Blog tour: ‘The Dream House,’ by Laura Dockrill, illustrated by Gwen Millward.

I was completely blown away by this powerful novella which chronicles the inner dialogue of Rex, a young teen whose father has very recently passed away. There were smiles and there were tears as I watched him struggle to come to terms with his loss and with his final moments with his father. Definitely something to share with tweens to open up conversations about grief and loss.

I’m also very lucky to have a special piece from Laura about the real-life inspiration behind the Dream House Rex’s godfather built for him in the back garden, and for Laura to share how her own experiences of grief helped shape this moving story.

Rex has gone to stay with his godfather, Sparky, following the loss of his father. Rex doesn’t say much but that’s OK because Sparky is always on hand with a cup of tea to enjoy on the sofa, set up outside like an outdoor living room.

Rex has his sketchbook, and he draws how he feels even if he doesn’t talk about it. And in Sparky’s garden, hidden under the canopy of the willow tree, is the Dream House: a lovingly created space just for Rex, to dream, to play, to think, to be. A place he’s loved all his childhood. But to go inside now Rex must summon his strength for revisiting the ghosts of his past . . .

The Dream House Isn’t Just A Dream…

by Laura Dockrill.

My dad’s best friend, our ‘godfather’ is a man called Krissy Wardie. He has big blue eyes and shiny silver hair that always stands on end, he is always smiling. When I was a little girl, Krissy Wardie, who had no kids of his own, built us a wooden shed/hut/ Wendy House thing, underneath the big willow tree at the very back of his garden. It was a perfect spot, here where the grass was long and happy, the frogs hopped and flowers grew wildly. We grew up in the city, we didn’t really have a big garden of our own– so this, to us, was just completely other-wordly. Krissy Wardie called it ‘The Dream House’.

The Dream House had a roof, a real glass window, and a rounded door with a latch so nobody could come inside without knocking, and to look at it, you wouldn’t even know it was there, hidden away under its drapes of green leaves. Inside was even more magical– Krissy Wardie had found some off cut scraps of old, itchy, grey school carpet in a skip which he used to cover the floor, and two old school wooden desks with the ink wells and flappy up lids which he’d always fill with colouring books and crayons, books, comics, magic tricks and pranks.The walls were covered with pictures of lions, giraffes and dolphins.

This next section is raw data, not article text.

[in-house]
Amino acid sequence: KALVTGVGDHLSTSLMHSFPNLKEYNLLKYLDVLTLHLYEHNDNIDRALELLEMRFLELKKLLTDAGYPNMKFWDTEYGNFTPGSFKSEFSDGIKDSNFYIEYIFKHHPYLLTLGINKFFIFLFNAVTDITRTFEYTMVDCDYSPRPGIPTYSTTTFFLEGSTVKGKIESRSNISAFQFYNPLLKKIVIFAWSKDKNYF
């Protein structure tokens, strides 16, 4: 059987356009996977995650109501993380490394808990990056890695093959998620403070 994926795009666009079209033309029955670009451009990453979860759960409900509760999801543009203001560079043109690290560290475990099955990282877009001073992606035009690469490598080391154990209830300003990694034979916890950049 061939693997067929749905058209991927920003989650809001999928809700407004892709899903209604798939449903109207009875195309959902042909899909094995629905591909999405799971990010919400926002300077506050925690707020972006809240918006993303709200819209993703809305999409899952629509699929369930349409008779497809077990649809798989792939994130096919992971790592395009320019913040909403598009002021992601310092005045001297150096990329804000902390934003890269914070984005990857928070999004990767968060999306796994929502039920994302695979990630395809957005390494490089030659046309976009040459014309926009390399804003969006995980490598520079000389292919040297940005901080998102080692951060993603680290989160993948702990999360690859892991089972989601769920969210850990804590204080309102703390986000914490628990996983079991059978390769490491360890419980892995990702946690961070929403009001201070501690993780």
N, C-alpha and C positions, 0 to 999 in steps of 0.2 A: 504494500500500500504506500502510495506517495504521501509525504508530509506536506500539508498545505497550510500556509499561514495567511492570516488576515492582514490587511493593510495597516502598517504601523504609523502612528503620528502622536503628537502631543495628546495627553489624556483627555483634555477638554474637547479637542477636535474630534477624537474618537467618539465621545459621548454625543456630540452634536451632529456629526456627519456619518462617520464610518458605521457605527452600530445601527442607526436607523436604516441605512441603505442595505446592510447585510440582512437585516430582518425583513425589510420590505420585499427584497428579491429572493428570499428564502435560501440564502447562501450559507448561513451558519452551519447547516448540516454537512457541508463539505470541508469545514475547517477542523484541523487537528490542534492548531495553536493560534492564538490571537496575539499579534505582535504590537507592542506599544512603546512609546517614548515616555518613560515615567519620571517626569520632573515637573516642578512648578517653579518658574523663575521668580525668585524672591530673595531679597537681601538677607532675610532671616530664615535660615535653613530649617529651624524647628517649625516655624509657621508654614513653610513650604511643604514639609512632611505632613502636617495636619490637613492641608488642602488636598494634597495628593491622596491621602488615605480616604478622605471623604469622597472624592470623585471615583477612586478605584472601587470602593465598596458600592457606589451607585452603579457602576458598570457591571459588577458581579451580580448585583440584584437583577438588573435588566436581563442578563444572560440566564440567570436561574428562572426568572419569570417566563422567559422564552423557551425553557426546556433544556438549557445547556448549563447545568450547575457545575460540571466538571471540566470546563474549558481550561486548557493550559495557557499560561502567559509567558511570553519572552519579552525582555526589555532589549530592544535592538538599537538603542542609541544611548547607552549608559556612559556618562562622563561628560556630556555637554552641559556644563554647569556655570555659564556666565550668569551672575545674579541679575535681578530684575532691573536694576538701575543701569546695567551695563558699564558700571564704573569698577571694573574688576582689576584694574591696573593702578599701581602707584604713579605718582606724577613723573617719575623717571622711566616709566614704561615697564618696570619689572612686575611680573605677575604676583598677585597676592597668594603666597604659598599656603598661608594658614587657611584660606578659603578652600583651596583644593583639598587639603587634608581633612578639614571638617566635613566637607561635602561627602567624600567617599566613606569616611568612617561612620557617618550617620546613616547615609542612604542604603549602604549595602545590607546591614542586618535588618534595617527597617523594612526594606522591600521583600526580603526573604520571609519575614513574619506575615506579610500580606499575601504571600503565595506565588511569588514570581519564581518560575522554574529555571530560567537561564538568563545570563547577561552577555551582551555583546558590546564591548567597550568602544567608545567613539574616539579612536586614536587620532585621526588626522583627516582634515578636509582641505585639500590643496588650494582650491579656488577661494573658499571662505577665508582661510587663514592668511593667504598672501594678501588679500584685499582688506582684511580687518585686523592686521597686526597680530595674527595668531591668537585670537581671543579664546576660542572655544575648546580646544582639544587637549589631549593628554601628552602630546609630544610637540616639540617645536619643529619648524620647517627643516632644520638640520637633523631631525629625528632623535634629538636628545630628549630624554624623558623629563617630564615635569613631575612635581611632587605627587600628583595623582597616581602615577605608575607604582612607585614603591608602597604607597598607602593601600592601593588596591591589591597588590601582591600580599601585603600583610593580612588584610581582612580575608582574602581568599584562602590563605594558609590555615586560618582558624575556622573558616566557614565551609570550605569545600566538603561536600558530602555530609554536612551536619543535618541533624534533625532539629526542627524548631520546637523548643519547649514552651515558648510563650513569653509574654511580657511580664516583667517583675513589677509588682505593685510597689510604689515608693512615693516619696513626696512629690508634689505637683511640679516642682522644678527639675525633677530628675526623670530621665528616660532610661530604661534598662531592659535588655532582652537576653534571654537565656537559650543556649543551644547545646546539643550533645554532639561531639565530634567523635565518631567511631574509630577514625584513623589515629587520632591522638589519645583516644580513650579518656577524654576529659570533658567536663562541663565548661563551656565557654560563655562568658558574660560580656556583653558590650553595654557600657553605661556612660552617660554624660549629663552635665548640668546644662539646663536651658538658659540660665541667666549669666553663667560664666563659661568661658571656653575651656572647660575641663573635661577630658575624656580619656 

Krissy Wardie was an electrician for his real-life job and so the Dream House was lit with real lights, and even had a little heater for the winter–it was like a Gingerbread House from a storybook, a grotto. My little sister and I absolutely loved it here, we’d spent weekends making, drawing, playing and dreaming. I wrote many stories inside the four walls of that house. In fact, we loved it so much, we recently fought over which one of us could get it moved into our own back garden! But I think we both secretly know that The Dream House cannot, must not be moved.

That it’s where it belongs…I always knew I wanted to tell the story of the Dream House. I wanted that magical place to somehow appear in one of my stories, I was just waiting for the right one…and along it came.

This new story is an original one, reimagined and inspired loosely around watching my own dad experience grief collaged with the loss of a great family friend that we all love and miss very much. When my dad lost his own dad and his lifelong best friend at the same time, it was very painful for us seeing our own dad shrink into a child. Not knowing what to do or how to ‘fix’ it. The Dream House is an empathy story. It is about friendship, grief and growth. What’s truly remarkable are Gwen’s incredibly moving illustrations–how true to my memory they are. And it is just a pleasure to bring to life and share the beauty of the Dream House with young readers.


Many thanks to Laura for sharing her experiences and inspirations with us. They have certainly helped shape a very powerful story which will stay with readers for a long time afterwards. 12+

Library Girl.

*Thank you to Piccadilly Press for inviting me to be a part of this blog tour*

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